I am proud of my country club in Pawleys Island, SC.  Although nowhere near the magnitude of what folks in the Ft. Myers, FL, area suffered from Hurricane Ian -- and are still suffering -- the hurricane reconstituted itself after crossing the Sunshine State, caught a ride north on the Gulfstream past Georgia and entered the Palmetto State on September 30, just eight miles south of Pawleys Plantation where my wife and I own a vacation condo and where I love to play fall golf.

With winds gusting to 100 mph and, more significantly, a storm surge of eight feet, our marsh-adjacent golf course -- separated by just 3/4 mile from the Atlantic Ocean -- was strewn with all manner of natural and unnatural debris, such as pieces of boat docks as well as one dock with a still-attached boat that was thrown up onto the dike that serves as tee boxes for the club's two signature par 3s. (see photo below)

The Pawleys Plantation crew, led by superintendent Chris Allen, and some staff borrowed from other courses owned by Founders International, were so quick to start restoration efforts the day after the Friday storm that by Sunday morning, the front nine holes had opened for play and by Monday, all 18 were opened with some creative detours and redirecting of holes to accommodate the impassable cart path across the dike.

I will write about the club's efforts in the October edition of Home On The Course, our mostly monthly newsletter that will include a feature about why you should consider moving up a tee box -- or two -- to give yourself a break.  To subscribe for free, click here.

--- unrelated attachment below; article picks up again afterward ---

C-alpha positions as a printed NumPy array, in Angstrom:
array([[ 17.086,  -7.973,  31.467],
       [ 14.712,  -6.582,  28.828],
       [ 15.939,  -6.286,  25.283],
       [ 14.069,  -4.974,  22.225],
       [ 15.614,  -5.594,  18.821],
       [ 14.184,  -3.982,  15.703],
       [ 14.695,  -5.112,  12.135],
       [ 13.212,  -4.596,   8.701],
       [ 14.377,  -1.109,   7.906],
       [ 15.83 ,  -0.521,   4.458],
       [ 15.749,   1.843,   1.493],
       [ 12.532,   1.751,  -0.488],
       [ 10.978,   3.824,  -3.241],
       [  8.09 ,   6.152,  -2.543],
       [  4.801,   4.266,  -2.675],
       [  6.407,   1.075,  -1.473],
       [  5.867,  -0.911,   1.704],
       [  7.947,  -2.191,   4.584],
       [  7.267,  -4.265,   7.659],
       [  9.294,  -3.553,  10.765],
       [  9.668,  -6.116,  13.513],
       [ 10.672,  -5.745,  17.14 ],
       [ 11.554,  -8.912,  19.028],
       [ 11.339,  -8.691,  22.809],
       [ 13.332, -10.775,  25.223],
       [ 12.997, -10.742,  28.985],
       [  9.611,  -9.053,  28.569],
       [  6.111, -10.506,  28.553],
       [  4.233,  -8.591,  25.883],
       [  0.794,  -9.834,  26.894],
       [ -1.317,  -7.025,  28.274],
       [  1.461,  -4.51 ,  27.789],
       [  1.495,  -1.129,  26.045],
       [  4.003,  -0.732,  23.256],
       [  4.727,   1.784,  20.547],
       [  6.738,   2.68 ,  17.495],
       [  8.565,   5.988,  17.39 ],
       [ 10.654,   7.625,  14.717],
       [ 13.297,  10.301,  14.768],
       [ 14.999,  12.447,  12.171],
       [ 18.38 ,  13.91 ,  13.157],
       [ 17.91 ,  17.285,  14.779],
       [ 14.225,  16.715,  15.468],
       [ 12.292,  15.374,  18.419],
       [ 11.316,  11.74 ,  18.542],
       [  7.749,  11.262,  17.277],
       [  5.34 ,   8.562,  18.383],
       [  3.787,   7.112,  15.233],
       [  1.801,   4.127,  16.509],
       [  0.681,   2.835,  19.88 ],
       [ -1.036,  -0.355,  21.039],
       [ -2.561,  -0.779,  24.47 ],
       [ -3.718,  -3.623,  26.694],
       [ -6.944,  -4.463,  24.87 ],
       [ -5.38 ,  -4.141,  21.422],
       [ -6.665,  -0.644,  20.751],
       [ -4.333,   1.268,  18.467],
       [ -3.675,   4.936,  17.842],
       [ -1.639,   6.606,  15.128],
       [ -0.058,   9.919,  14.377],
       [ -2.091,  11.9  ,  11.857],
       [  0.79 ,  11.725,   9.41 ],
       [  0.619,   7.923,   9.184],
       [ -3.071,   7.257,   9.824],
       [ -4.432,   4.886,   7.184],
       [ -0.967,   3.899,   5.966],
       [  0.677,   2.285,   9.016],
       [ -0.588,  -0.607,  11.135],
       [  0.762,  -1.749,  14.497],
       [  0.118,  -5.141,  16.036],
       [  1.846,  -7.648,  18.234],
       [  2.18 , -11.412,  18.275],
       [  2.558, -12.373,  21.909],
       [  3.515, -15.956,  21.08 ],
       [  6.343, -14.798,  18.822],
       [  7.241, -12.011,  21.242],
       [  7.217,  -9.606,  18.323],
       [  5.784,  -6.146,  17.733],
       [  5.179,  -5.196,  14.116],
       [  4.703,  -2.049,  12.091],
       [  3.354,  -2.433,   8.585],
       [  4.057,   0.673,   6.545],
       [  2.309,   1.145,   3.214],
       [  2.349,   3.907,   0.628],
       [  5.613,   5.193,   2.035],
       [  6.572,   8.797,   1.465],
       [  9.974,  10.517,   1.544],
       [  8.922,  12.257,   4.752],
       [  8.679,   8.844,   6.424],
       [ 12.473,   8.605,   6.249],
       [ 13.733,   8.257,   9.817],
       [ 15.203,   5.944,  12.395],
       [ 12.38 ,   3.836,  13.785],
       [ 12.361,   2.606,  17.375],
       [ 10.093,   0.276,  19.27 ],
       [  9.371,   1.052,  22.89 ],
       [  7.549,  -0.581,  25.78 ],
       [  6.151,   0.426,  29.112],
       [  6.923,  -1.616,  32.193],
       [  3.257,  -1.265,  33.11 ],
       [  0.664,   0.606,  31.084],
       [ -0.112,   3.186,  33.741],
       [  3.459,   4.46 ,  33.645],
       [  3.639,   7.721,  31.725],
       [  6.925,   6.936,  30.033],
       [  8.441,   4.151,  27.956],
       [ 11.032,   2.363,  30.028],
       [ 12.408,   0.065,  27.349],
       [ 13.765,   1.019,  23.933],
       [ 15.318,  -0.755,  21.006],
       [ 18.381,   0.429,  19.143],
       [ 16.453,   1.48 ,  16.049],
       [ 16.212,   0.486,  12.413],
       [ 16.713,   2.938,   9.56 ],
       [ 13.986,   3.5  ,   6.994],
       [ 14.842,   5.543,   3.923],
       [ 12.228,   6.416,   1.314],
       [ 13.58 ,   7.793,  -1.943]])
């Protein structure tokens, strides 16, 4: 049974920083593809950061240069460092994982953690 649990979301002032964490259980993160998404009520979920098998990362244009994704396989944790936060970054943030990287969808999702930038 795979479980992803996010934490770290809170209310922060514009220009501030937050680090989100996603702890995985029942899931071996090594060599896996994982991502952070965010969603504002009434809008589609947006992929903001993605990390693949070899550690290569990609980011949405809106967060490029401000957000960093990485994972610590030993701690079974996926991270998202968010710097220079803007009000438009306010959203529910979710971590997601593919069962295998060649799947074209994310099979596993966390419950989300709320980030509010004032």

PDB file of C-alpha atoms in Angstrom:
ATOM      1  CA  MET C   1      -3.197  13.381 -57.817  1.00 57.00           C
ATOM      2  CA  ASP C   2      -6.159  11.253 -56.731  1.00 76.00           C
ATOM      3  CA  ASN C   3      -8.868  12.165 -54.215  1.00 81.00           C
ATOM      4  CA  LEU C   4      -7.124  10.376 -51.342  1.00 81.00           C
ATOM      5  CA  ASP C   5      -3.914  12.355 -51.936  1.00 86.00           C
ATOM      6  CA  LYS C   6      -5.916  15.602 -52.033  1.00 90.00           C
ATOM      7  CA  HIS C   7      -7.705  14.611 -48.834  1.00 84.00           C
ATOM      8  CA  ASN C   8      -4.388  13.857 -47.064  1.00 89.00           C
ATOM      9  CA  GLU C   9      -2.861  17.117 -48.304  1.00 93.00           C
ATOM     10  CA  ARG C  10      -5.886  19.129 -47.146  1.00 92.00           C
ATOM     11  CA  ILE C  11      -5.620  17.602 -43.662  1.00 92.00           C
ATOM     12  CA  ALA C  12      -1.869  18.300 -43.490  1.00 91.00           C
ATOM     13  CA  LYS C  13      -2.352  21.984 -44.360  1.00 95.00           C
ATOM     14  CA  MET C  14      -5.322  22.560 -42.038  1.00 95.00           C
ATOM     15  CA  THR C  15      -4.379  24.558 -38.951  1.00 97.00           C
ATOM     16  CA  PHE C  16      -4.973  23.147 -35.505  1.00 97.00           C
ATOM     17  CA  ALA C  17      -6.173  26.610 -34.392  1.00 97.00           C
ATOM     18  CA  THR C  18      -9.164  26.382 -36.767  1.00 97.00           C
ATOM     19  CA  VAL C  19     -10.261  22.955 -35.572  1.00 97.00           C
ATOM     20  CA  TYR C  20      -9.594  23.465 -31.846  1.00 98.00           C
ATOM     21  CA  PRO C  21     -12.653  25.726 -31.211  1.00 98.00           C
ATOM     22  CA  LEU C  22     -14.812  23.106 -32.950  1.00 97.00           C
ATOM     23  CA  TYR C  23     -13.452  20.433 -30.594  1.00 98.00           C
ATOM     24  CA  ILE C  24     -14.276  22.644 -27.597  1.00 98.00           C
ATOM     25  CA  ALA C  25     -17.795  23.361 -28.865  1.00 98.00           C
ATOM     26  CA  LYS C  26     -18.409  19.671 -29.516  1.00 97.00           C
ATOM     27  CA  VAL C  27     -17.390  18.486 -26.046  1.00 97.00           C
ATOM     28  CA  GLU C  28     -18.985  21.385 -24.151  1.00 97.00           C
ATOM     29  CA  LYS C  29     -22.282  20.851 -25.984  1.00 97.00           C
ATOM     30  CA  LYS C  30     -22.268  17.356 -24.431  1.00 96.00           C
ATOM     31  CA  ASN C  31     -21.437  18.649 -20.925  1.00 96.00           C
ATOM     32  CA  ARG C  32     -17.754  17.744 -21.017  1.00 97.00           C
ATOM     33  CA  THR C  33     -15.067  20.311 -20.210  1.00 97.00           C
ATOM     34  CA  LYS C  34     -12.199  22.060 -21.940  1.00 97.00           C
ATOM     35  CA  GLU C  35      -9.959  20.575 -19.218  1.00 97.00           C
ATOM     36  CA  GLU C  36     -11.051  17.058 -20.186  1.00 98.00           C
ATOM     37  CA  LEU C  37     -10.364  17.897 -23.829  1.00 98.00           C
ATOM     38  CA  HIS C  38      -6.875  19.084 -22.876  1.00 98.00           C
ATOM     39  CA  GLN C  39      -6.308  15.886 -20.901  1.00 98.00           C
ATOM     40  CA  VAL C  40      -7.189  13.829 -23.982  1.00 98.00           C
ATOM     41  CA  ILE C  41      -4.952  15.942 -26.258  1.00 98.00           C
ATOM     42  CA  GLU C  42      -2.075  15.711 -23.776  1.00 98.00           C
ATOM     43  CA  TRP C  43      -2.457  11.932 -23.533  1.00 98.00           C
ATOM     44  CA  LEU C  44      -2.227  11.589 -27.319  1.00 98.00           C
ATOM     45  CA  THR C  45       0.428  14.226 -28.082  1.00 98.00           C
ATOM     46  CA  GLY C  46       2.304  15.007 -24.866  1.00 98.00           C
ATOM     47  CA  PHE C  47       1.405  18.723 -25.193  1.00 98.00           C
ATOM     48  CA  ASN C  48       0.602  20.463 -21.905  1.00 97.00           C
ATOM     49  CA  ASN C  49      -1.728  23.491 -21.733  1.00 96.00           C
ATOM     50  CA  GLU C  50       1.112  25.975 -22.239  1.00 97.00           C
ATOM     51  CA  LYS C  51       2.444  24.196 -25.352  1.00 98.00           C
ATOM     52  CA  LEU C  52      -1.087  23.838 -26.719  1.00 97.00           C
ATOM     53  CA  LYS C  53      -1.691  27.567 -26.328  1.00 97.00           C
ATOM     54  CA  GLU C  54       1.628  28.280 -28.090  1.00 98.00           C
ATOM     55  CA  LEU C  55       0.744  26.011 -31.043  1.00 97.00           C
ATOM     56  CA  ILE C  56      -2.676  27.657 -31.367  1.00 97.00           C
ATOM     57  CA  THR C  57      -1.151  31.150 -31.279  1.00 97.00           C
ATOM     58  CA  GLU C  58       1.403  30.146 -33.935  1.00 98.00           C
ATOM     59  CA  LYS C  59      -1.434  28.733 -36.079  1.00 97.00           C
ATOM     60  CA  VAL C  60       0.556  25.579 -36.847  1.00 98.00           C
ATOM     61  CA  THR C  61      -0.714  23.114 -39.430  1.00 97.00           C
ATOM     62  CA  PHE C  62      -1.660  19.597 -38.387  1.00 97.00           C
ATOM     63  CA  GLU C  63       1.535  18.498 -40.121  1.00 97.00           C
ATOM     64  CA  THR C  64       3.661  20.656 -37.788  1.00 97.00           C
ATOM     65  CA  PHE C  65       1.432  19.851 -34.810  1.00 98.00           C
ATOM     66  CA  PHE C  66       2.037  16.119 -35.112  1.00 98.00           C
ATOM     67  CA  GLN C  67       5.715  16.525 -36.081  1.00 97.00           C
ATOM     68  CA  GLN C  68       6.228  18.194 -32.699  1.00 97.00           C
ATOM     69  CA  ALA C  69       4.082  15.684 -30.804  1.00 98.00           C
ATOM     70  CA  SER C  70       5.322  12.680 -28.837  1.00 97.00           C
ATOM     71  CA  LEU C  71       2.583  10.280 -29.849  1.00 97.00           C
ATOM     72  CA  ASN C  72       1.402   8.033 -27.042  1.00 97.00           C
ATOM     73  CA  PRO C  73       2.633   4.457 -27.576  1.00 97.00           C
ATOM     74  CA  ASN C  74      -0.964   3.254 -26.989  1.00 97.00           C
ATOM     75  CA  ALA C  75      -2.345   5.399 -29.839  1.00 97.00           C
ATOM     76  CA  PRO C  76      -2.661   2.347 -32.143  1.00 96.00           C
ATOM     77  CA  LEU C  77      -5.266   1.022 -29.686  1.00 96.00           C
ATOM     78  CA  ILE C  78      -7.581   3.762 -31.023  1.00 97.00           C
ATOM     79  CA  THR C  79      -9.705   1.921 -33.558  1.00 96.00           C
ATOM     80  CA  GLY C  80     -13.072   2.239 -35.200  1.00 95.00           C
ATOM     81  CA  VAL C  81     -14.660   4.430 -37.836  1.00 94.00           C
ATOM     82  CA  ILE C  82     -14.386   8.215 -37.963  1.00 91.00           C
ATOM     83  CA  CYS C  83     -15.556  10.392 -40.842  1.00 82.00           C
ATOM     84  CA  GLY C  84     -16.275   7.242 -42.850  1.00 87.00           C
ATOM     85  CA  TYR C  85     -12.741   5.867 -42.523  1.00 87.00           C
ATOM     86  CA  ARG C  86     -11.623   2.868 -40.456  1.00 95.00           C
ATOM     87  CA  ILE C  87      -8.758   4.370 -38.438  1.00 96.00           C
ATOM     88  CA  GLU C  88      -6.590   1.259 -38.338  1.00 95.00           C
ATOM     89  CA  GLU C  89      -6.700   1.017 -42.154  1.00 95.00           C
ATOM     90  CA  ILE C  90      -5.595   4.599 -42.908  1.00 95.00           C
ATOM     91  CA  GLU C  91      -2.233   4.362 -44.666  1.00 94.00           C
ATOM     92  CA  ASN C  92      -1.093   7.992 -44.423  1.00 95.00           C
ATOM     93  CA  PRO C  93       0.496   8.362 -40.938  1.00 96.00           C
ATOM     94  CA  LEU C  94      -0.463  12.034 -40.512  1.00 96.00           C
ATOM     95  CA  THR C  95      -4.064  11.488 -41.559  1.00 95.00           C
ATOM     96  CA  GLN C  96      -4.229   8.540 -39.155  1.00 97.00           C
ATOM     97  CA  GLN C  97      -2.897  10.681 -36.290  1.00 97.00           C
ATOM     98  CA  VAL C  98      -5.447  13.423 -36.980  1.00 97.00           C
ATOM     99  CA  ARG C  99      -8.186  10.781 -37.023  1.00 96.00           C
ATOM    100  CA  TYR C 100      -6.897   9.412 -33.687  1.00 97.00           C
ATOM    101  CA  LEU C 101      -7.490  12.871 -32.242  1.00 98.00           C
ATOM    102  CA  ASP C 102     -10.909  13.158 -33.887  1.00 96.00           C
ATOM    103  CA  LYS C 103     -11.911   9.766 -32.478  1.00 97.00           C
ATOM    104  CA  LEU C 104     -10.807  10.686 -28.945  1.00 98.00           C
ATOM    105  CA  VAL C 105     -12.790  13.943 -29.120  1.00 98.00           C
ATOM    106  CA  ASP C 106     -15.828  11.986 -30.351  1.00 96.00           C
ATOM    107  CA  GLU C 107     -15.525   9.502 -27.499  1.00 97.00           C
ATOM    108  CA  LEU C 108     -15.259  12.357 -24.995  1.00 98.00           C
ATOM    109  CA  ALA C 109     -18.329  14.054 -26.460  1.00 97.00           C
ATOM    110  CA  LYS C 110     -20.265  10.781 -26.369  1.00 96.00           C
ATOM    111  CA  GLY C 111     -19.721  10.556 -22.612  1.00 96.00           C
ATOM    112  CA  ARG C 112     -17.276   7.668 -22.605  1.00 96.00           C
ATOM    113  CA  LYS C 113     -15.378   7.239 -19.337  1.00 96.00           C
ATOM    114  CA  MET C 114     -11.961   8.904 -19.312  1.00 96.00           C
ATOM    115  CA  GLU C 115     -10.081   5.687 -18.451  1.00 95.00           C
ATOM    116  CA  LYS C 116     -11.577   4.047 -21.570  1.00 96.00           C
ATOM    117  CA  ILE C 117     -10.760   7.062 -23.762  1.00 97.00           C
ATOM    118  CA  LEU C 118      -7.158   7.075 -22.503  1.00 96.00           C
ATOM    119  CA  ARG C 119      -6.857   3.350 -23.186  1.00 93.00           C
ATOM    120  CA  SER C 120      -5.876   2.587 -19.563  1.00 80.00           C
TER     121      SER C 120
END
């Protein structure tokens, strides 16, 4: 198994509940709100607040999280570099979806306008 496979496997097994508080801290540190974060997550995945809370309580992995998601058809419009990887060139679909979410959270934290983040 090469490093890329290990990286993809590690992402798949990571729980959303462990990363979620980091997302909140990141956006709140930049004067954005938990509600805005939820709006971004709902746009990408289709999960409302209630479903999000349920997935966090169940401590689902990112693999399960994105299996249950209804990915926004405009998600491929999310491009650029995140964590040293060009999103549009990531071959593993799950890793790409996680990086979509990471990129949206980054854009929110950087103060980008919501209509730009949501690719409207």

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At a well-traveled 74 years of age, there isn’t much I haven’t seen. But on my ride back to Connecticut Wednesday from a round of golf played in 90-degree heat in New York State, I spotted a tableau beside the road that was a first for me: Cows, on a hot day, hanging out in the shade of colorful umbrellas. The scene was on a farm in Canaan, CT, beside State Highway 44, and I was struck by how each of the calves was positioned under an umbrella and savvy enough to stand in its shade. I snapped the photo below.

Contented Cows in Canaan

This is my week to be impressed by the animal kingdom. Today, I received a note from the company that works for the Pawleys Plantation Property Owners Association. The community had been pretty much overrun by herds of wild hogs in recent months, and a new company was hired to bait and trap them. This week alone, a total of 22 hogs were caught, 16 alone on Wednesday night. No word on whether a barbecue is planned.